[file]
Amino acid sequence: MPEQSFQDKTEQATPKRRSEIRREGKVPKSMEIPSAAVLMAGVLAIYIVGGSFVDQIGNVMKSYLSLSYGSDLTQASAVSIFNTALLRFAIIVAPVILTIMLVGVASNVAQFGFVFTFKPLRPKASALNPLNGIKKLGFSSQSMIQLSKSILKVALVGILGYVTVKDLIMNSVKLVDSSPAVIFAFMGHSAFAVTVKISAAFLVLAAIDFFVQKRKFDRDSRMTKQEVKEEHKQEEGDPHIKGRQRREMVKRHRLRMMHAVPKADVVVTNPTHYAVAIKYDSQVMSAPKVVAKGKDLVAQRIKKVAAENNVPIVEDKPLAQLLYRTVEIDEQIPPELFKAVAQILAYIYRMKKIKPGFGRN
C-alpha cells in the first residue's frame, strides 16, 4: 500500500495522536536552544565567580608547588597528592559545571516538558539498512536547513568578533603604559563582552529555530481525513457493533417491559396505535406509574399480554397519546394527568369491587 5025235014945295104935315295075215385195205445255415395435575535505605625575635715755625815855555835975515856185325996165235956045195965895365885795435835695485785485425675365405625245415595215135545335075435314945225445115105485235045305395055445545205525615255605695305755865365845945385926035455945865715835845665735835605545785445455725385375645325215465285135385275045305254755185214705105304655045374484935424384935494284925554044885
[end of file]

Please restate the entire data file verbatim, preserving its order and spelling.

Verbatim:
Amino acid sequence: MPEQSFQDKTEQATPKRRSEIRREGKVPKSMEIPSAAVLMAGVLAIYIVGGSFVDQIGNVMKSYLSLSYGSDLTQASAVSIFNTALLRFAIIVAPVILTIMLVGVASNVAQFGFVFTFKPLRPKASALNPLNGIKKLGFSSQSMIQLSKSILKVALVGILGYVTVKDLIMNSVKLVDSSPAVIFAFMGHSAFAVTVKISAAFLVLAAIDFFVQKRKFDRDSRMTKQEVKEEHKQEEGDPHIKGRQRREMVKRHRLRMMHAVPKADVVVTNPTHYAVAIKYDSQVMSAPKVVAKGKDLVAQRIKKVAAENNVPIVEDKPLAQLLYRTVEIDEQIPPELFKAVAQILAYIYRMKKIKPGFGRN
C-alpha cells in the first residue's frame, strides 16, 4: 500500500495522536536552544565567580608547588597528592559545571516538558539498512536547513568578533603604559563582552529555530481525513457493533417491559396505535406509574399480554397519546394527568369491587 5025235014945295104935315295075215385195205445255415395435575535505605625575635715755625815855555835975515856185325996165235956045195965895365885795435835695485785485425675365405625245415595215135545335075435314945225445115105485235045305395055445545205525615255605695305755865365845945385926035455945865715835845665735835605545785445455725385375645325215465285135385275045305254755185214705105304655045374484935424384935494284925554044885